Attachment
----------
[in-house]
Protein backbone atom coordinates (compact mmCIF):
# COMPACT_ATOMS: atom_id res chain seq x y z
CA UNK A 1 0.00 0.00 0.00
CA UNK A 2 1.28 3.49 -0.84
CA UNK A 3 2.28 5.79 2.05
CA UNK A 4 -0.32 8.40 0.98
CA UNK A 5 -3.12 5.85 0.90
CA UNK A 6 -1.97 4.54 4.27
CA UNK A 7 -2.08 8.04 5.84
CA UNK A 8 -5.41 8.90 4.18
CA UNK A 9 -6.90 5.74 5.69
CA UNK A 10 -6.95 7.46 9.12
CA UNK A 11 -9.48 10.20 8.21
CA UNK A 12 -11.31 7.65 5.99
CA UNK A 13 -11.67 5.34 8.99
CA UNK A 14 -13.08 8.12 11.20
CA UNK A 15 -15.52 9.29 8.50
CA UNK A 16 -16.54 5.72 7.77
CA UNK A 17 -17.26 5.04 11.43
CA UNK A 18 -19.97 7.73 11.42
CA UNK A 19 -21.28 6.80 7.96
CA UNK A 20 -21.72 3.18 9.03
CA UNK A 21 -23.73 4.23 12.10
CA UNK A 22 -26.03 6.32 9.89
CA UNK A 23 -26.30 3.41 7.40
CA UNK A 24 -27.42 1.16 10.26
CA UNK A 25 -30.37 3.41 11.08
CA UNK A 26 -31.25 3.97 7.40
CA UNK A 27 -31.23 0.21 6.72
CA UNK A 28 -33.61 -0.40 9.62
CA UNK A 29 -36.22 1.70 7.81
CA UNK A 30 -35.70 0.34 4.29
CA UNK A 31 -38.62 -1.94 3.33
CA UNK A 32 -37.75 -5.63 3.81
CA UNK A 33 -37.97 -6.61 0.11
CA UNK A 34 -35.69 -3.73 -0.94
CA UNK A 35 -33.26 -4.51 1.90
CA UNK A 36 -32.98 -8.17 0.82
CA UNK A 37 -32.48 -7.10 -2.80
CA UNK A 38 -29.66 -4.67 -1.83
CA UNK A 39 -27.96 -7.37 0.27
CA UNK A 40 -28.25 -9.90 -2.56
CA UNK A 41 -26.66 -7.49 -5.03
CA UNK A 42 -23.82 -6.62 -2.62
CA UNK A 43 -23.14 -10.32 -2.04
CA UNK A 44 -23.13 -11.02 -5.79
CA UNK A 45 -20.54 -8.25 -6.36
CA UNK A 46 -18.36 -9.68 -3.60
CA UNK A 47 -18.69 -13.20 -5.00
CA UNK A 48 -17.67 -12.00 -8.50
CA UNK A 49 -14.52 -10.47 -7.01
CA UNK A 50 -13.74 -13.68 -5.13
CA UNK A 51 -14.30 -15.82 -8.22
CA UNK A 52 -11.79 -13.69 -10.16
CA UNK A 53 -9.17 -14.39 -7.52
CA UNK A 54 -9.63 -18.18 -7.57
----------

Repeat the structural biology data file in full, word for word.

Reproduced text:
[in-house]
Protein backbone atom coordinates (compact mmCIF):
# COMPACT_ATOMS: atom_id res chain seq x y z
CA UNK A 1 0.00 0.00 0.00
CA UNK A 2 1.28 3.49 -0.84
CA UNK A 3 2.28 5.79 2.05
CA UNK A 4 -0.32 8.40 0.98
CA UNK A 5 -3.12 5.85 0.90
CA UNK A 6 -1.97 4.54 4.27
CA UNK A 7 -2.08 8.04 5.84
CA UNK A 8 -5.41 8.90 4.18
CA UNK A 9 -6.90 5.74 5.69
CA UNK A 10 -6.95 7.46 9.12
CA UNK A 11 -9.48 10.20 8.21
CA UNK A 12 -11.31 7.65 5.99
CA UNK A 13 -11.67 5.34 8.99
CA UNK A 14 -13.08 8.12 11.20
CA UNK A 15 -15.52 9.29 8.50
CA UNK A 16 -16.54 5.72 7.77
CA UNK A 17 -17.26 5.04 11.43
CA UNK A 18 -19.97 7.73 11.42
CA UNK A 19 -21.28 6.80 7.96
CA UNK A 20 -21.72 3.18 9.03
CA UNK A 21 -23.73 4.23 12.10
CA UNK A 22 -26.03 6.32 9.89
CA UNK A 23 -26.30 3.41 7.40
CA UNK A 24 -27.42 1.16 10.26
CA UNK A 25 -30.37 3.41 11.08
CA UNK A 26 -31.25 3.97 7.40
CA UNK A 27 -31.23 0.21 6.72
CA UNK A 28 -33.61 -0.40 9.62
CA UNK A 29 -36.22 1.70 7.81
CA UNK A 30 -35.70 0.34 4.29
CA UNK A 31 -38.62 -1.94 3.33
CA UNK A 32 -37.75 -5.63 3.81
CA UNK A 33 -37.97 -6.61 0.11
CA UNK A 34 -35.69 -3.73 -0.94
CA UNK A 35 -33.26 -4.51 1.90
CA UNK A 36 -32.98 -8.17 0.82
CA UNK A 37 -32.48 -7.10 -2.80
CA UNK A 38 -29.66 -4.67 -1.83
CA UNK A 39 -27.96 -7.37 0.27
CA UNK A 40 -28.25 -9.90 -2.56
CA UNK A 41 -26.66 -7.49 -5.03
CA UNK A 42 -23.82 -6.62 -2.62
CA UNK A 43 -23.14 -10.32 -2.04
CA UNK A 44 -23.13 -11.02 -5.79
CA UNK A 45 -20.54 -8.25 -6.36
CA UNK A 46 -18.36 -9.68 -3.60
CA UNK A 47 -18.69 -13.20 -5.00
CA UNK A 48 -17.67 -12.00 -8.50
CA UNK A 49 -14.52 -10.47 -7.01
CA UNK A 50 -13.74 -13.68 -5.13
CA UNK A 51 -14.30 -15.82 -8.22
CA UNK A 52 -11.79 -13.69 -10.16
CA UNK A 53 -9.17 -14.39 -7.52
CA UNK A 54 -9.63 -18.18 -7.57